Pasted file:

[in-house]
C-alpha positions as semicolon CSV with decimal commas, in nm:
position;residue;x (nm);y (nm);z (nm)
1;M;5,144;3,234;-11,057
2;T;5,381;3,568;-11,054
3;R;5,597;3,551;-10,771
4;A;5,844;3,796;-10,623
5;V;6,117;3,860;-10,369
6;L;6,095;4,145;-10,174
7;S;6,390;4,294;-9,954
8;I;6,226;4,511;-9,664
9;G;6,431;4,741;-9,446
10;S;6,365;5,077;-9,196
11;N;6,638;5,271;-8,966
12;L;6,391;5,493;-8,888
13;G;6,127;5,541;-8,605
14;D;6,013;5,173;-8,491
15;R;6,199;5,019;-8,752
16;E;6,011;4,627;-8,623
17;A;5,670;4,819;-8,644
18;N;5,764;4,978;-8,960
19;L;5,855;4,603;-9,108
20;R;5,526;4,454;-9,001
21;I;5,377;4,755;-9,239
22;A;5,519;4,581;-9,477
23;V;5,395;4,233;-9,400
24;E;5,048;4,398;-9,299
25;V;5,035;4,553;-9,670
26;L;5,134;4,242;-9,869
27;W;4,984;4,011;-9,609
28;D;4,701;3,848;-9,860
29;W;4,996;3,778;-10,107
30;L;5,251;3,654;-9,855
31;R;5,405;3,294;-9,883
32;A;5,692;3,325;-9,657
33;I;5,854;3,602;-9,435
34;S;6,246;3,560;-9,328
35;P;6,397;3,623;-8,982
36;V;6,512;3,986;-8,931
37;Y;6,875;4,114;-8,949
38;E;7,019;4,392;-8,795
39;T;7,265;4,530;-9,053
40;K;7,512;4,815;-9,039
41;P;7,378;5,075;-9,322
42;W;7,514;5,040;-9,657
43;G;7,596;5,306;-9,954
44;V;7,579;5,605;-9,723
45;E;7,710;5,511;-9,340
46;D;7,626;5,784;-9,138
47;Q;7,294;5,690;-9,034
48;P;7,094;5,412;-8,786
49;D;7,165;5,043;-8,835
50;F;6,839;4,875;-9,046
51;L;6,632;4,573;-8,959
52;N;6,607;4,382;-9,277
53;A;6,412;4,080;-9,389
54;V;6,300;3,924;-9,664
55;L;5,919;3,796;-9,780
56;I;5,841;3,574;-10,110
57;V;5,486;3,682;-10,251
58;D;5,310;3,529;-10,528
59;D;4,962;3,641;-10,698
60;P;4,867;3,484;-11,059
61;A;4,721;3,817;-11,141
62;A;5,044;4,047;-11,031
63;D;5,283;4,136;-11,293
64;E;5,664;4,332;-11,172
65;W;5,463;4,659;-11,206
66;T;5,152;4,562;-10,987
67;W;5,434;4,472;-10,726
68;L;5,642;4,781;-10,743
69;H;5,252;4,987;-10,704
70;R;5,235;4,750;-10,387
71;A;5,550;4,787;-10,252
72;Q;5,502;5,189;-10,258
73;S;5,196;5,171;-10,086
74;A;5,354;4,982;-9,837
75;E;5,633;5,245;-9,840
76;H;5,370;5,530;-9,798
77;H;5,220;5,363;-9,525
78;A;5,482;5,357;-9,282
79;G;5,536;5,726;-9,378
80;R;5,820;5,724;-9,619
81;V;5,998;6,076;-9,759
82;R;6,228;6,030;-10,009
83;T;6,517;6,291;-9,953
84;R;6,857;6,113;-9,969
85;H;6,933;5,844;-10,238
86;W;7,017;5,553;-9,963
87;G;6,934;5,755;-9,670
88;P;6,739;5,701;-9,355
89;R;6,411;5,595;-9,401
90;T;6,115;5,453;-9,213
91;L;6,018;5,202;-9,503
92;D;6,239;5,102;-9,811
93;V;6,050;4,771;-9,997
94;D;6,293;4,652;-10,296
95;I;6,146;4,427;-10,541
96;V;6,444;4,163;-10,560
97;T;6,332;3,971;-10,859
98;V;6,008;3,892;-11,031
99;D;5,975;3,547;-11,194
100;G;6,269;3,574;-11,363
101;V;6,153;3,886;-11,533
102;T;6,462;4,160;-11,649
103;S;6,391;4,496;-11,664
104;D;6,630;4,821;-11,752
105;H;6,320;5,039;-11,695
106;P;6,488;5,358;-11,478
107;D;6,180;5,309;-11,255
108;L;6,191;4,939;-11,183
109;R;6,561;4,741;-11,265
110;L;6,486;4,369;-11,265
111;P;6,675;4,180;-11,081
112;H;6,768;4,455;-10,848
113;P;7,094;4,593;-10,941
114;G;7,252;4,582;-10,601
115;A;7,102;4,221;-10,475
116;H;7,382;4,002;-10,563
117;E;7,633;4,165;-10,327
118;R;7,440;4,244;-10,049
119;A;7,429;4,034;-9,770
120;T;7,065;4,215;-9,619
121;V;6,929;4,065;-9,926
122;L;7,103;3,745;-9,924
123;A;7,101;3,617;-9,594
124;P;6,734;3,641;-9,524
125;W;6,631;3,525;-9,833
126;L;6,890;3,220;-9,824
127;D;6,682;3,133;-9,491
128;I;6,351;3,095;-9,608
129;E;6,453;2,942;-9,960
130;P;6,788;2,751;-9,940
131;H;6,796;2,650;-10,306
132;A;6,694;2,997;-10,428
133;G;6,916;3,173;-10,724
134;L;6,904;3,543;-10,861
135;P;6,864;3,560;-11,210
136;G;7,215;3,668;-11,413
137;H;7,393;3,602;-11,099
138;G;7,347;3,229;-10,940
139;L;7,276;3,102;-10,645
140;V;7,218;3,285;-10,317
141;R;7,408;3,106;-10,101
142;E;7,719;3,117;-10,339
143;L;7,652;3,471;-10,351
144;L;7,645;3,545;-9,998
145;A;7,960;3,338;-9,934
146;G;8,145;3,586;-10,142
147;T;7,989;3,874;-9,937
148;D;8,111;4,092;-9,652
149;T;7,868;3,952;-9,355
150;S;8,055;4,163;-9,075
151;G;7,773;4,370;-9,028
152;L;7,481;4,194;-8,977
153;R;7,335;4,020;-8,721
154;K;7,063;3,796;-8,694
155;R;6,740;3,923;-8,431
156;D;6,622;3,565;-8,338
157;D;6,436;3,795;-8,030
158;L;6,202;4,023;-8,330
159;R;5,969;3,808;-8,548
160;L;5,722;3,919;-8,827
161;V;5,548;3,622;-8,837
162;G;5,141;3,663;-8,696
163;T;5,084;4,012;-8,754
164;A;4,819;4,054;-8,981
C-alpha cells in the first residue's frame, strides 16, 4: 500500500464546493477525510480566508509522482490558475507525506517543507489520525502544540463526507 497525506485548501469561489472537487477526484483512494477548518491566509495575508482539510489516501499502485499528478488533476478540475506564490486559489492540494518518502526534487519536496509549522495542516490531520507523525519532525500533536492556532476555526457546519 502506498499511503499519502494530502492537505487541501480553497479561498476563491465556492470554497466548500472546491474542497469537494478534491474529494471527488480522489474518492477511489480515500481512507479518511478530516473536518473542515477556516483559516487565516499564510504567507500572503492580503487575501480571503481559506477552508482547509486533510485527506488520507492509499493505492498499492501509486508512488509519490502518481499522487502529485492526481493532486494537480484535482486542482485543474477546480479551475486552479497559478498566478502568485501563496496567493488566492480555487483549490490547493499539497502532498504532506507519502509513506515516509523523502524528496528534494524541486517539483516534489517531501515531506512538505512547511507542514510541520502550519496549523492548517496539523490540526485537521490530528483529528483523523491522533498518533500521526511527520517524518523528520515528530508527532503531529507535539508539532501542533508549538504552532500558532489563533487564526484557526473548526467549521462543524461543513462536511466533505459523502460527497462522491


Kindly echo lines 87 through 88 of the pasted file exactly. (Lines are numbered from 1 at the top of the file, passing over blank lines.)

84;R;6,857;6,113;-9,969
85;H;6,933;5,844;-10,238